Simply duplicate your MIDI In block and check the Lowest only check box in the duplicate block. Afterward, route that block to another plugin (such as bundled HaNonB70). You can also add an Audio Mixer to (say) easily increase the volume of detected lowest note. The same procedure applies if you want to extract the highest note from a chord, just select the Highest only check box in the MIDI In plugin’s editor.
The original goal for this feature was for the case where you want to superimpose a different sound playing the lead on top of (or below if lowest) playing the full chord.
Leverage the MIDI Out block’s features to control external MIDI devices
The MIDI Out block is used to send MIDI messages to external devices such as synthesizers or samplers. The use cases are covered in great detail in the blog article How to send Program Change messages out to hardware devices and other applications. Also make sure to check the above-mentioned MIDI In and MIDI Out Blocks episode of Backstage with Gig Performer for some live examples.
If you want to send MIDI messages from rackspaces to the Global rackspace, check out this blog article, that uses MIDI Out (OSC) blocks (NB: OSC is also extensively covered on our blog so make sure to leaf through the articles to learn more).
Instrument Definition Files (INS files) are also supported:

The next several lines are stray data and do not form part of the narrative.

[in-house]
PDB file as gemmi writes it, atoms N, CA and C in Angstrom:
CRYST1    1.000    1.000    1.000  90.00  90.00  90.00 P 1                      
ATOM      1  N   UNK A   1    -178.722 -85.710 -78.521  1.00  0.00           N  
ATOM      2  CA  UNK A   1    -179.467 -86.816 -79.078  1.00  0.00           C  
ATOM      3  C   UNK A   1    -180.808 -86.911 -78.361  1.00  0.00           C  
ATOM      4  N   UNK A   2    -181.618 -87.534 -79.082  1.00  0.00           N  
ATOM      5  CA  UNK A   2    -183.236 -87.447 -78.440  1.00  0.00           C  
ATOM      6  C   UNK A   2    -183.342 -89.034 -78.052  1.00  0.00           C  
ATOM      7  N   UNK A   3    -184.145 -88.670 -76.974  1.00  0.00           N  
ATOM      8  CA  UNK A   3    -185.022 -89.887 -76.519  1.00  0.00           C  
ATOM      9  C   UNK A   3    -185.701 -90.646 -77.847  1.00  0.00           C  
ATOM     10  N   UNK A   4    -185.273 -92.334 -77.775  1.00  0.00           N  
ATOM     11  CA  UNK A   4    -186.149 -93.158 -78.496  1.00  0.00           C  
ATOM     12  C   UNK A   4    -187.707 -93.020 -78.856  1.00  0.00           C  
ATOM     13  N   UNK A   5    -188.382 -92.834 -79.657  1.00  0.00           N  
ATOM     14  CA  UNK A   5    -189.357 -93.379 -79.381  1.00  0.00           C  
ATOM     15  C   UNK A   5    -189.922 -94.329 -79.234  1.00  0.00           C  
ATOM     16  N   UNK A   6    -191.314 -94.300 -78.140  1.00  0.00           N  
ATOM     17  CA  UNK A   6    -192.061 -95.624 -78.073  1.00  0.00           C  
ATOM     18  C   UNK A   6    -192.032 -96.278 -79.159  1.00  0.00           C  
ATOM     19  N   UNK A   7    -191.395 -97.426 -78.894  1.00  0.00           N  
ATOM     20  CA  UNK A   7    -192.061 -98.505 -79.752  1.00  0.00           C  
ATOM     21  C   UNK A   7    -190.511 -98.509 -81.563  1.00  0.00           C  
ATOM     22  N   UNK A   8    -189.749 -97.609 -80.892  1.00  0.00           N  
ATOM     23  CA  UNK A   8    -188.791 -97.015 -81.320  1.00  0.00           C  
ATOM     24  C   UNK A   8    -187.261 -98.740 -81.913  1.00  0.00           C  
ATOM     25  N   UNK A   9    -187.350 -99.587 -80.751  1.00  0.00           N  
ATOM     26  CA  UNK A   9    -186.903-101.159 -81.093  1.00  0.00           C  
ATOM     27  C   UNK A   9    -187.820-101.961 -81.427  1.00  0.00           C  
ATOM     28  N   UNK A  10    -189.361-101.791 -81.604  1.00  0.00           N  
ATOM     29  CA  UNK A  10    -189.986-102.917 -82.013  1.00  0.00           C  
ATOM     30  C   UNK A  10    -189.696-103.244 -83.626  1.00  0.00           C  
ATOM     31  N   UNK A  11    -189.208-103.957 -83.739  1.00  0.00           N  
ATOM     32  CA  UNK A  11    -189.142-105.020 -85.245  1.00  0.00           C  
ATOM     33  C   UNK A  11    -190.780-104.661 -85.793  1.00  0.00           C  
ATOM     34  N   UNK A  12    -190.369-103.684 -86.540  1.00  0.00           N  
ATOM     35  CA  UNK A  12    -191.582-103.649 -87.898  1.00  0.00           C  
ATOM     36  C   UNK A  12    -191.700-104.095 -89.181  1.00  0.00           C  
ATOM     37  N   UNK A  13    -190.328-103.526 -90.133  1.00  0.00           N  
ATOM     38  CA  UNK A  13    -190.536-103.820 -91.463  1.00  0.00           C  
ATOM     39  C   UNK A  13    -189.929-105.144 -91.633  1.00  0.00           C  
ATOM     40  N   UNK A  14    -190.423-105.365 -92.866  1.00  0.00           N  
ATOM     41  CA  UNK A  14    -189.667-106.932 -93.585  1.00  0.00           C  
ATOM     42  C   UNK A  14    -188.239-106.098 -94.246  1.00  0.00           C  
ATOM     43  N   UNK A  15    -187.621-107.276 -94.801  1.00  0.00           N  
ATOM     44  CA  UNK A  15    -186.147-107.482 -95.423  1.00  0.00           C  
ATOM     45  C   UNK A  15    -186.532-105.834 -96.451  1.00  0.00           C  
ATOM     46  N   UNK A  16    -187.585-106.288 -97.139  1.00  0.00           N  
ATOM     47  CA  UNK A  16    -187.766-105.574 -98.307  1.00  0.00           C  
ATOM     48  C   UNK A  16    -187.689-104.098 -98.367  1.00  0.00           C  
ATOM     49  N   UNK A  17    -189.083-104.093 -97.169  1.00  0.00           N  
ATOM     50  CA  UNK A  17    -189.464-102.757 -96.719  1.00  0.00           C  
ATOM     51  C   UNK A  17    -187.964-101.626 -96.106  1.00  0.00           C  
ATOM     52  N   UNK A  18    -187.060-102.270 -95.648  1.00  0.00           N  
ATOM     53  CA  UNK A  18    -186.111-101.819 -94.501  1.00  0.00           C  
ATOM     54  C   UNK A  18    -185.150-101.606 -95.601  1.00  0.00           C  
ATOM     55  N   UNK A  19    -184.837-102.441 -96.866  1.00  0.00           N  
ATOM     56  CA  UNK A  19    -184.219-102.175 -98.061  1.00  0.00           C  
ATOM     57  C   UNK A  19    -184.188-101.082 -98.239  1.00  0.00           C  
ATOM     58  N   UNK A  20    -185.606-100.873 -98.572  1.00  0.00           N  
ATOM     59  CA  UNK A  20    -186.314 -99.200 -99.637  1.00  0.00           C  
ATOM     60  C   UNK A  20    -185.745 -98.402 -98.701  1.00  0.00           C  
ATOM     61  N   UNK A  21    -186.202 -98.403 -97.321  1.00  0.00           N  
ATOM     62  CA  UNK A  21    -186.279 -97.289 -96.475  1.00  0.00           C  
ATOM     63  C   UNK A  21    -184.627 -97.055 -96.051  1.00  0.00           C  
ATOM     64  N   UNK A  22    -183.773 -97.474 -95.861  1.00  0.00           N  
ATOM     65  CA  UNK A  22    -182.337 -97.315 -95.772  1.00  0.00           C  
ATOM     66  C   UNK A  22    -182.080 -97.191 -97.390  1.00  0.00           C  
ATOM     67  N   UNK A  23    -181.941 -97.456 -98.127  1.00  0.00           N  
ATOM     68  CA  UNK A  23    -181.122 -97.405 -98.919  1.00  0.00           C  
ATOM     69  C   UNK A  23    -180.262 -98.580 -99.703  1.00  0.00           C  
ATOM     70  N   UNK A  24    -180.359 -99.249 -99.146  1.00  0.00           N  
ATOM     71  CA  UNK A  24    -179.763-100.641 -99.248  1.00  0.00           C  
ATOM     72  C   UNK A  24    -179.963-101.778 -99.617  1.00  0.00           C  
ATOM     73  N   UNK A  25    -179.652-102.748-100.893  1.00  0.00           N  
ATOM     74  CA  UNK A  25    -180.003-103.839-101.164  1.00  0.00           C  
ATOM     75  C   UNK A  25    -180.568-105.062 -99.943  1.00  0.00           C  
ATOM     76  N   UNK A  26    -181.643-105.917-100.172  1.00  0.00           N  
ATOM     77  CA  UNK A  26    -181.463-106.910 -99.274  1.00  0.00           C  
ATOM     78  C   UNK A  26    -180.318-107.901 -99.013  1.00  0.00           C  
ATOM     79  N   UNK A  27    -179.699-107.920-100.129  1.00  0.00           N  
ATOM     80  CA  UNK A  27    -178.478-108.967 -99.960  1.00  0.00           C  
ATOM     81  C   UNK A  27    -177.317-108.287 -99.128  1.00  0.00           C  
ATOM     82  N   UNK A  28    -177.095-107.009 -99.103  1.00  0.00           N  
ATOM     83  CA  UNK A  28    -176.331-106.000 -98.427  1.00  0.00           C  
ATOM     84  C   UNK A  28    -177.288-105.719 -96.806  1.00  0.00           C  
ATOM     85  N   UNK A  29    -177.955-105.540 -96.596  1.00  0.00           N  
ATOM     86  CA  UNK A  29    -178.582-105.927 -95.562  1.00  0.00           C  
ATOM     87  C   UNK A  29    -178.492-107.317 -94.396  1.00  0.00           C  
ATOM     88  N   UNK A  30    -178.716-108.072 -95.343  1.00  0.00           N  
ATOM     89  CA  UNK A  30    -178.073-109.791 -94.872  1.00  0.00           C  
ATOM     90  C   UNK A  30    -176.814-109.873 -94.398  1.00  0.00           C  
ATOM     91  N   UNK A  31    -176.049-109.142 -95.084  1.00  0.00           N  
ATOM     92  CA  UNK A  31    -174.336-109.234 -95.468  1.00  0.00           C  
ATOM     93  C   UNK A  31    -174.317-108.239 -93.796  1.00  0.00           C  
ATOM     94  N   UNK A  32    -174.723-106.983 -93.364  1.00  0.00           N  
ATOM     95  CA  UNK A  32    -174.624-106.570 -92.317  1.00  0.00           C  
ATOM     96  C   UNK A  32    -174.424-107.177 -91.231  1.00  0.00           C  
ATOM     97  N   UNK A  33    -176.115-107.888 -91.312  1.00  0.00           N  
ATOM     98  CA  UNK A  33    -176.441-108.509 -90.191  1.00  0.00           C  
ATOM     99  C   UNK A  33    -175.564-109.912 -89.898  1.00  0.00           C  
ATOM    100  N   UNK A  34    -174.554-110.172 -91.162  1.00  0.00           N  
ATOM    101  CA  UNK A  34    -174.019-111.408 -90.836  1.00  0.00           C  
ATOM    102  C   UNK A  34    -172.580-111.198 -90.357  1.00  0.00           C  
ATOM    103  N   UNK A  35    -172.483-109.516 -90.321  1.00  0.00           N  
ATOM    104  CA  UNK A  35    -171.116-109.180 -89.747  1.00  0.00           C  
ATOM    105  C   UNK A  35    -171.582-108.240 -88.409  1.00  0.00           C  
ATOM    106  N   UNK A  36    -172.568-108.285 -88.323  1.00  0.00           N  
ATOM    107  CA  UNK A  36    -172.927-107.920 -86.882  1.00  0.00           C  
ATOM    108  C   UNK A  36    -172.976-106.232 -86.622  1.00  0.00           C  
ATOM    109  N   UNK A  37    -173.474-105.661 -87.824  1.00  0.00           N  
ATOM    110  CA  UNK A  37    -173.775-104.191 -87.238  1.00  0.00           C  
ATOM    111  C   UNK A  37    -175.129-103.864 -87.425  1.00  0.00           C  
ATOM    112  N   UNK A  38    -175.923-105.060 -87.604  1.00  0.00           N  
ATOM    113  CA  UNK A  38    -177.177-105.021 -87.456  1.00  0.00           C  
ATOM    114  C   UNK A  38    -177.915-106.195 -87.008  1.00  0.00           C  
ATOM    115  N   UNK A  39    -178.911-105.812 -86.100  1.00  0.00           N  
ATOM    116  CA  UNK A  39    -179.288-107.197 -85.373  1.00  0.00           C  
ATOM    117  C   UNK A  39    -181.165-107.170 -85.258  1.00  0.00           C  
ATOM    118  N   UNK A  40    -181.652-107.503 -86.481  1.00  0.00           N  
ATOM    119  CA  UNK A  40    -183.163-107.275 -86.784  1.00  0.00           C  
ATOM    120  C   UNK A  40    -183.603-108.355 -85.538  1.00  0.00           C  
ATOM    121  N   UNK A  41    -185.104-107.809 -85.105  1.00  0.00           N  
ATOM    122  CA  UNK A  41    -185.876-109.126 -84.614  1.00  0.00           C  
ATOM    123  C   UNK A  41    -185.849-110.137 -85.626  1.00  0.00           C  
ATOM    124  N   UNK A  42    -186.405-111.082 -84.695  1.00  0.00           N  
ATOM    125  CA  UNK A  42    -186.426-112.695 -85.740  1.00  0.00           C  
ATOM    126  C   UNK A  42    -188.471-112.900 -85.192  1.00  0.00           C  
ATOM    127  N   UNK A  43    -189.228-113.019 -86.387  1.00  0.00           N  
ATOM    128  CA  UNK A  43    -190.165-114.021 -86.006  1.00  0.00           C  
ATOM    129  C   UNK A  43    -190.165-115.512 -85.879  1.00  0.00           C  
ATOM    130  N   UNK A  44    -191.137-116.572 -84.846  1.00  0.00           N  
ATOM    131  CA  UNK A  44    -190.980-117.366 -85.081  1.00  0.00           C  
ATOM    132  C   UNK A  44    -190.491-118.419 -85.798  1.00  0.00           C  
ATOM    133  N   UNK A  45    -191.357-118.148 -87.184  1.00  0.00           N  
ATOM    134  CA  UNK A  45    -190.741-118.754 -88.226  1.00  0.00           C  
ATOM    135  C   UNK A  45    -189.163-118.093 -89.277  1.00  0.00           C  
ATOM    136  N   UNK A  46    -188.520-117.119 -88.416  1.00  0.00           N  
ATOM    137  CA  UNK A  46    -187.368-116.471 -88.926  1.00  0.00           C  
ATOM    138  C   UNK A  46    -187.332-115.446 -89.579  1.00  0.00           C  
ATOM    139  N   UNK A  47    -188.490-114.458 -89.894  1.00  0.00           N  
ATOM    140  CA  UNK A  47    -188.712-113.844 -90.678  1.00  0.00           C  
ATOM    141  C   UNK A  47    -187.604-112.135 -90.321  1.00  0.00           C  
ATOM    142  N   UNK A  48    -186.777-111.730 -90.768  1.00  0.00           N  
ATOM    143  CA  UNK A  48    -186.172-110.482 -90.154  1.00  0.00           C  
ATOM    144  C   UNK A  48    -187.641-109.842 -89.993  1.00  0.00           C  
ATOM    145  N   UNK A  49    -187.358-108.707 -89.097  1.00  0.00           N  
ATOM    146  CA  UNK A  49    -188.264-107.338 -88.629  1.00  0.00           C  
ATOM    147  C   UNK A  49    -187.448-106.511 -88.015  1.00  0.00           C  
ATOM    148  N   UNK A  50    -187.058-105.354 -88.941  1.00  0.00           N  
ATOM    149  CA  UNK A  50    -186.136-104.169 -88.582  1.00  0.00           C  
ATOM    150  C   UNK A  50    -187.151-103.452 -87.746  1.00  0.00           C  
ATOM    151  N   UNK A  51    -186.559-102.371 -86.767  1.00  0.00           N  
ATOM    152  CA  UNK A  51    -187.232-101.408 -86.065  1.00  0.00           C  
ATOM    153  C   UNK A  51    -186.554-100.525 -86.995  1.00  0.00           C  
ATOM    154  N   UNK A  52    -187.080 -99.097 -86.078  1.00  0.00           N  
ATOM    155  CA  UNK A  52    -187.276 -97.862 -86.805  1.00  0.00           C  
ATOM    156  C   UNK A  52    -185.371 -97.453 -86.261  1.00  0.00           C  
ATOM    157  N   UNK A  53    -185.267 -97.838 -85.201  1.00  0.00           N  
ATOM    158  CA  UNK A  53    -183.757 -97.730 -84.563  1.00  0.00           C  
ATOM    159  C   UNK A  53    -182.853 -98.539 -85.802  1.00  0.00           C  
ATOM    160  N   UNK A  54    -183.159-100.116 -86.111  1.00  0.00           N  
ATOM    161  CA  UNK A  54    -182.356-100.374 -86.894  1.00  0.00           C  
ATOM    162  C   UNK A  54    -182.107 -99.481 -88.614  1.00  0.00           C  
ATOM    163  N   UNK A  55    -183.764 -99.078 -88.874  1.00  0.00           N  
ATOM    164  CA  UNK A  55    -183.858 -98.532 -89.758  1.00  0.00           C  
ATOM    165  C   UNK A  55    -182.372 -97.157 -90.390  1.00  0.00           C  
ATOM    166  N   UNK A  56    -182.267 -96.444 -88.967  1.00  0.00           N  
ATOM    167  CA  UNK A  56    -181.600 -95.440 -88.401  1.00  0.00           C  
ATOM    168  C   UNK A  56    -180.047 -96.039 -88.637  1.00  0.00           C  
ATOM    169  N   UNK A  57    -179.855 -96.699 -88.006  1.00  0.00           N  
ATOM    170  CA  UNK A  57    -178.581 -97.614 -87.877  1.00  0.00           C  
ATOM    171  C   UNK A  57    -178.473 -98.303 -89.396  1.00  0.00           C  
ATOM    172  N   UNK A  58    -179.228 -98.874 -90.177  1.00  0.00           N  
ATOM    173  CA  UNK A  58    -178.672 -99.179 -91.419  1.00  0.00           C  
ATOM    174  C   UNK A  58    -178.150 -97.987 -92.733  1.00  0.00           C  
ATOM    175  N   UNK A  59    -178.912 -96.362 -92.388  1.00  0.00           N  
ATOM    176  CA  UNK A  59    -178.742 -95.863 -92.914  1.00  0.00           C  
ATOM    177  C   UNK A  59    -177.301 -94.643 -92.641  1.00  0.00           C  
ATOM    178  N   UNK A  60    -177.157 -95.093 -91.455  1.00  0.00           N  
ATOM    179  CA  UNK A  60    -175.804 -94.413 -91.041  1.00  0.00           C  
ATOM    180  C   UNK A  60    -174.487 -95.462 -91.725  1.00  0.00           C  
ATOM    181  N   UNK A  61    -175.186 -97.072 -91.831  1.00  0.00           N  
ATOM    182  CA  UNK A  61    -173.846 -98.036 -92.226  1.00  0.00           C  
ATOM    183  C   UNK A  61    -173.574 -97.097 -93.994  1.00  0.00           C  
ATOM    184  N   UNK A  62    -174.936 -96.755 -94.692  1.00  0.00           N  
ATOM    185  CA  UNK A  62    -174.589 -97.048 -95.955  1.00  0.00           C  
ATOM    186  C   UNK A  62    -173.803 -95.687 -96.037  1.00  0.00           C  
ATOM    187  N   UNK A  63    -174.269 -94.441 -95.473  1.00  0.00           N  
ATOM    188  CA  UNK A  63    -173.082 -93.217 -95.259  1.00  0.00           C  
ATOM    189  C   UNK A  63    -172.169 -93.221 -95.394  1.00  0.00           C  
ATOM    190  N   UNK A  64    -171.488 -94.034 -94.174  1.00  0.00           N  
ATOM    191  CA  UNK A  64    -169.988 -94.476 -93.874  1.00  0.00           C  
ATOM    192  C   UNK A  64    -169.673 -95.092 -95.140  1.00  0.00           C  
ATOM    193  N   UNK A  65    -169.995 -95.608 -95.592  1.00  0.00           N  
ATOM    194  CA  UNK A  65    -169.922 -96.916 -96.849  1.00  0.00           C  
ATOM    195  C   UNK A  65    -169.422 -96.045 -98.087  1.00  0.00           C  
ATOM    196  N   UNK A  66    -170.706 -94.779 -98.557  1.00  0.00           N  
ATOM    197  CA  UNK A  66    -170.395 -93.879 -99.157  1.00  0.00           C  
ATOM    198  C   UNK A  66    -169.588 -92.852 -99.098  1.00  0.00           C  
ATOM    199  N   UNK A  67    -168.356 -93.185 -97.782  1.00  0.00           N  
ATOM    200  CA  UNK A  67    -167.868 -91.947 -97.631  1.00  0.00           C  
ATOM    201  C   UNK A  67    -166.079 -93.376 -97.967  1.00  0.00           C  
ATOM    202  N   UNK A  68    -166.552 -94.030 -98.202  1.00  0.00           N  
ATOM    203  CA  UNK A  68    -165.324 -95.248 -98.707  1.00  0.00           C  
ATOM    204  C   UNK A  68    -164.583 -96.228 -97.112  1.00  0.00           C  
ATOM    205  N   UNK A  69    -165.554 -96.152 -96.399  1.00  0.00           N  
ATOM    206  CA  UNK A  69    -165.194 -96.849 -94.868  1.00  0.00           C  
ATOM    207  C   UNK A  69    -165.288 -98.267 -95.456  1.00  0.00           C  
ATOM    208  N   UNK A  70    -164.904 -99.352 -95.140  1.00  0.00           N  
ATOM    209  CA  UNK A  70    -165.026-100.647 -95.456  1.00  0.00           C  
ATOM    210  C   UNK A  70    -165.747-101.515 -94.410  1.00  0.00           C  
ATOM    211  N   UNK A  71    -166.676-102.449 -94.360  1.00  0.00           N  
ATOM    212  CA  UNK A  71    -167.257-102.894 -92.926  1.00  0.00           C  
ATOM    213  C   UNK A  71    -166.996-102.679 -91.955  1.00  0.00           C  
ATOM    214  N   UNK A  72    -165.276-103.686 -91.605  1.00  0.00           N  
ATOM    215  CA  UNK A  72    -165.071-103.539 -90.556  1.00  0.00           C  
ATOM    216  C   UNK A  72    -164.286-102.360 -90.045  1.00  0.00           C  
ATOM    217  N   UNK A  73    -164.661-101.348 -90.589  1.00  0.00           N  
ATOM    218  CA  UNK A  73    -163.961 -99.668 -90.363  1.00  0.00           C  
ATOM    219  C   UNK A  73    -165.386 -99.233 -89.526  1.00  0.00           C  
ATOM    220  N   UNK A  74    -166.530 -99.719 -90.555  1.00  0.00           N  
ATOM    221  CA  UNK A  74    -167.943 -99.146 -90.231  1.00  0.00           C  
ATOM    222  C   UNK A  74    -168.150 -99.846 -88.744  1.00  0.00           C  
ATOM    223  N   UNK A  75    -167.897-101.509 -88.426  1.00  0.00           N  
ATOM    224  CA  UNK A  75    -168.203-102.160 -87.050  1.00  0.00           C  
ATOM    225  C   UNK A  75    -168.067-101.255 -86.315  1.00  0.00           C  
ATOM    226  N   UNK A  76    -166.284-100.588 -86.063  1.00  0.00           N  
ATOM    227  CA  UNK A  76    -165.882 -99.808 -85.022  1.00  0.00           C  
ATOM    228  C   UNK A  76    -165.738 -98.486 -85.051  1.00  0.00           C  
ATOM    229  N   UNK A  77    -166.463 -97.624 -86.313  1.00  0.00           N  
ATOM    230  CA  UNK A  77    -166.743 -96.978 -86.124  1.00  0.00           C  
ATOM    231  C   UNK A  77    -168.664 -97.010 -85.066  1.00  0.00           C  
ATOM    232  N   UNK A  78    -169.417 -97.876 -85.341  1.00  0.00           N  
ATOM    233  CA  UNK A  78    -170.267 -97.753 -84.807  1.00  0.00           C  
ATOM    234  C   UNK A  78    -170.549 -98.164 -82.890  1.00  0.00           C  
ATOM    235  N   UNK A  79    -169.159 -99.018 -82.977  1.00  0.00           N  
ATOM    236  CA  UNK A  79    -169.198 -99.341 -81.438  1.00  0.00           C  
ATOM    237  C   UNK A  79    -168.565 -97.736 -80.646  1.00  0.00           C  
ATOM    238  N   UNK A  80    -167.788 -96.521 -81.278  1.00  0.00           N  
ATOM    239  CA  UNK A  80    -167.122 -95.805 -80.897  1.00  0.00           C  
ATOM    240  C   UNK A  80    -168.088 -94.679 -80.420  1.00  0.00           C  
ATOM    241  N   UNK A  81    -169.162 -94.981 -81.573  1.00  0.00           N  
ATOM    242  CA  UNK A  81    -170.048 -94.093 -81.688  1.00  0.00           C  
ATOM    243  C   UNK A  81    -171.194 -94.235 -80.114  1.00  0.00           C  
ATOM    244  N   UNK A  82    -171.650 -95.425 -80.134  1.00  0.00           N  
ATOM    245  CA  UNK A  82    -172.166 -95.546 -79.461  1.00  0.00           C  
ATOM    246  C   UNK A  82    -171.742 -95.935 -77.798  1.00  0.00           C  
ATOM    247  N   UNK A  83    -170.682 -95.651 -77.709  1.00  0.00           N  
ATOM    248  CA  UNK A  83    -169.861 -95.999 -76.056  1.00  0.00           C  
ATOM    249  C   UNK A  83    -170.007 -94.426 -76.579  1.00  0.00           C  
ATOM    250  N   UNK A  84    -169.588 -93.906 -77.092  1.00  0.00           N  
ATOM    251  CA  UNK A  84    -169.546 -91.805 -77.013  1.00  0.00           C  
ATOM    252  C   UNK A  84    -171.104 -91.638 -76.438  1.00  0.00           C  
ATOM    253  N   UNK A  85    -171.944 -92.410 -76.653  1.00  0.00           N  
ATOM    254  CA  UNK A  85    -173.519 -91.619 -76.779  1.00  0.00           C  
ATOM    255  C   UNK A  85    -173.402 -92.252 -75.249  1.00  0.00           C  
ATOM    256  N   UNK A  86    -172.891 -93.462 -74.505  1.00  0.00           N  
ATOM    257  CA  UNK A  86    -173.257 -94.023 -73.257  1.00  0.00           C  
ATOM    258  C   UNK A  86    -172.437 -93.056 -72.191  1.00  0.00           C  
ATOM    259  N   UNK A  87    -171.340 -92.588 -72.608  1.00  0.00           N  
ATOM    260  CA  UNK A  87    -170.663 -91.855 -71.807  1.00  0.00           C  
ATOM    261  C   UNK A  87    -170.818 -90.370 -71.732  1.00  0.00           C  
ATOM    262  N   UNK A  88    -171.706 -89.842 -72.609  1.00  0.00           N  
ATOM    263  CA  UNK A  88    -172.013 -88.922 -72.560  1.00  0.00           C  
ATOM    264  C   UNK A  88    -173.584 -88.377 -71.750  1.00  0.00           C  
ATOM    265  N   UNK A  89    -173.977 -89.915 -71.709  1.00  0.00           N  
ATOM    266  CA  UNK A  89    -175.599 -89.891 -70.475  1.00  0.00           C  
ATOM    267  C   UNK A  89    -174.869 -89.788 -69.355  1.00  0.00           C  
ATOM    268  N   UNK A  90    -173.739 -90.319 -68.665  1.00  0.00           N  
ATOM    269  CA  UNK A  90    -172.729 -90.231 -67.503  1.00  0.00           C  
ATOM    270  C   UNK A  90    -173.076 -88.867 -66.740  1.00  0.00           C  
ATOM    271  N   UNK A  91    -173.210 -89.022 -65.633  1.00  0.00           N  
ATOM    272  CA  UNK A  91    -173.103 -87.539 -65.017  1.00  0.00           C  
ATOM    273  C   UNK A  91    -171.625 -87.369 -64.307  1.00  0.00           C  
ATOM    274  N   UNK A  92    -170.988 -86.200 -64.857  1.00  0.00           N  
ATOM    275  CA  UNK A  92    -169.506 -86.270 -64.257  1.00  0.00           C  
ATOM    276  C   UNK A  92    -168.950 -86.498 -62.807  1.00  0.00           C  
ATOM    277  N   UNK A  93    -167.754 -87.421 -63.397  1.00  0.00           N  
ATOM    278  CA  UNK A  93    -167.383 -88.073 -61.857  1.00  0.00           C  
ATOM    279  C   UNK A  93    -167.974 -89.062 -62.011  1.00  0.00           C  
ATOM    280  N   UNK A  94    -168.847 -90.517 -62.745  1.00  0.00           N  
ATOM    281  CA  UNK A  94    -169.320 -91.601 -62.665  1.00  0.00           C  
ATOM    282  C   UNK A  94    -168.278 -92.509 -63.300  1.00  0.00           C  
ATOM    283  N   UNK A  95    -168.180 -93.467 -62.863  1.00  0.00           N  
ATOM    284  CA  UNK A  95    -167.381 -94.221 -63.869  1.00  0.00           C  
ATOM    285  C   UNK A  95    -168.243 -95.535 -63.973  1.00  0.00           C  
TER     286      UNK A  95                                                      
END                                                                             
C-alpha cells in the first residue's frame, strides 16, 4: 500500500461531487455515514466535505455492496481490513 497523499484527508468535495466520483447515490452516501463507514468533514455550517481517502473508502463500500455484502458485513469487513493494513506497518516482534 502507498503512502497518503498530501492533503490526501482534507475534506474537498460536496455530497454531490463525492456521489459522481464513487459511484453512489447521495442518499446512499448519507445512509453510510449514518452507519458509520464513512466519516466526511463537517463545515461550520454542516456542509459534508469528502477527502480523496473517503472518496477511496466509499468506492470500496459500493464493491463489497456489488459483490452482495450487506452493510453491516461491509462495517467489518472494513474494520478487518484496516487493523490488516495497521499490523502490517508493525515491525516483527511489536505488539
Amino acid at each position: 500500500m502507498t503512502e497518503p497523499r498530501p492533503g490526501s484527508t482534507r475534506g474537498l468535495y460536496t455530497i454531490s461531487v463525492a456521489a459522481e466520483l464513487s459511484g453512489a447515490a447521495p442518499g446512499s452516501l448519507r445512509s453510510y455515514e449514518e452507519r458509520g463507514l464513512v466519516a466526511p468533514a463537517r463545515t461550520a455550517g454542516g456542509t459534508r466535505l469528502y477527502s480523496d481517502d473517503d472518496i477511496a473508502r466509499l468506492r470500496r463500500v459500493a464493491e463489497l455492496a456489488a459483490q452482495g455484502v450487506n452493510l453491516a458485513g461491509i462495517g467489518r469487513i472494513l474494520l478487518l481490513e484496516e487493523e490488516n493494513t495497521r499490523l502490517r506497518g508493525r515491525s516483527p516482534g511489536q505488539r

Rather than just manually typing PC and bank numbers, you can select the PC and bank numbers to be sent out using patch names defined in an INS file (if one is available for your hardware synth).
Gig Performer includes the system-wide Global MIDI Monitor and the MIDI Monitor plugin that displays MIDI messages from the plugin block which is connected to. These are useful means for diagnostic purposes:
Additionally, MIDI monitors can show SysEx indices, helpful if you are using GPScript to manipulate incoming SysEx messages . Check out the user manual for more information.
Easy remapping of MIDI messages using the MIDI Filter plugin
The MIDI Filter plugin can be used either to block specific MIDI messages or to remap them to other messages:
Check out the user manual for detailed guidelines. Also visit Remap MIDI messages without using the MIDI Filter plugin to see another way of remapping MIDI messages.
Remap MIDI channels using the MIDI Channel Constrainer plugin
The MIDI Channel Constrainer is a new built-in plugin in Gig Performer 4 and it allows you to set what messages are allowed through based on the MIDI input channel, remap the input channel to another channel, or block all MIDI traffic that goes through this plugin in a very clear way (learn more about Gig Performer’s way):
Visit The MIDI Channel Constrainer blog article to learn more (video included).
The ultimate MIDI processing using GPScript and Scriptlet plugins
If you have some specific use cases or want highly advanced setups, you can take a look at the true musicians programming language created by Gig Performer developers – GPScript. This assumes that you have some basic programming skills and is really straightforward to learn. The GPScript manual will help you through your journey. There is a detailed example in the user manual that will help you to quickly dive into the realm of GPScript.
If you have your specific user scenario, we suggest that you first search our Community forums. For example, here is a recent thread where a user had a USB foot switch that simulated the letter “b” on the computer keyboard and wondered whether he could he change variations/rackspaces with that foot switch and indeed Gig Performer can respond to a key stroke, so this was a solution: